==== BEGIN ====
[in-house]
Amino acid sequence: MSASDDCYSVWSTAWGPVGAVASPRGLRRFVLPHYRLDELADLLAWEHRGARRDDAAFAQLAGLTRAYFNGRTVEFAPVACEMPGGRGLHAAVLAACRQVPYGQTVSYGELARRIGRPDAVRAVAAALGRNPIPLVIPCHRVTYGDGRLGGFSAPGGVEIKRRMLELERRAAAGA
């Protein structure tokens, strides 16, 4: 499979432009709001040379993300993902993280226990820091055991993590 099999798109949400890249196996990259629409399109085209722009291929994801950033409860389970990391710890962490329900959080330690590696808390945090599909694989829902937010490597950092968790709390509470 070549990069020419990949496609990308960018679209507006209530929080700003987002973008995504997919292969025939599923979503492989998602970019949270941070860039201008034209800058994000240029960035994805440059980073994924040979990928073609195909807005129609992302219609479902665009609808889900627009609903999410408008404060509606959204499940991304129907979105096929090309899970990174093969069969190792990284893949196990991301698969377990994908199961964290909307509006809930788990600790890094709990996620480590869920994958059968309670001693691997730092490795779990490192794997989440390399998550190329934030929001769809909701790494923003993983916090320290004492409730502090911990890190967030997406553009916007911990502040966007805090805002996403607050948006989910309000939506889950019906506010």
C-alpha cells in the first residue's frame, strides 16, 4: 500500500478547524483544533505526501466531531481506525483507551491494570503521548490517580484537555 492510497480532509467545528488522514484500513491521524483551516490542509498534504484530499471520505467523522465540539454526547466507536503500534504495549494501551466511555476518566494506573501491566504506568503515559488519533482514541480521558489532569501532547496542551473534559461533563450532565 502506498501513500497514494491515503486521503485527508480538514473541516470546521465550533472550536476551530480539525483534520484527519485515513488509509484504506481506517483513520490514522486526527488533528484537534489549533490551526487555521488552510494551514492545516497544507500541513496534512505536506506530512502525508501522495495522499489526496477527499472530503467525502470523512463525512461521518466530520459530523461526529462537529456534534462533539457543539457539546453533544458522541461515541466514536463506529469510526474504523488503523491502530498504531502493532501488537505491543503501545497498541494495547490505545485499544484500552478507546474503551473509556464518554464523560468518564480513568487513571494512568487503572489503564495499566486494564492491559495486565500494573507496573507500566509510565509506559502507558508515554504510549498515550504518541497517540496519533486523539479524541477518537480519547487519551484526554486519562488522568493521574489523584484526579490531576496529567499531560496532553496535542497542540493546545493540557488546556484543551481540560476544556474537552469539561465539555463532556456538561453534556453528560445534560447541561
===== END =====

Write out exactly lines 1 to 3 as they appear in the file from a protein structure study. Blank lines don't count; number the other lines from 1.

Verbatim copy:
[in-house]
Amino acid sequence: MSASDDCYSVWSTAWGPVGAVASPRGLRRFVLPHYRLDELADLLAWEHRGARRDDAAFAQLAGLTRAYFNGRTVEFAPVACEMPGGRGLHAAVLAACRQVPYGQTVSYGELARRIGRPDAVRAVAAALGRNPIPLVIPCHRVTYGDGRLGGFSAPGGVEIKRRMLELERRAAAGA
């Protein structure tokens, strides 16, 4: 499979432009709001040379993300993902993280226990820091055991993590 099999798109949400890249196996990259629409399109085209722009291929994801950033409860389970990391710890962490329900959080330690590696808390945090599909694989829902937010490597950092968790709390509470 070549990069020419990949496609990308960018679209507006209530929080700003987002973008995504997919292969025939599923979503492989998602970019949270941070860039201008034209800058994000240029960035994805440059980073994924040979990928073609195909807005129609992302219609479902665009609808889900627009609903999410408008404060509606959204499940991304129907979105096929090309899970990174093969069969190792990284893949196990991301698969377990994908199961964290909307509006809930788990600790890094709990996620480590869920994958059968309670001693691997730092490795779990490192794997989440390399998550190329934030929001769809909701790494923003993983916090320290004492409730502090911990890190967030997406553009916007911990502040966007805090805002996403607050948006989910309000939506889950019906506010």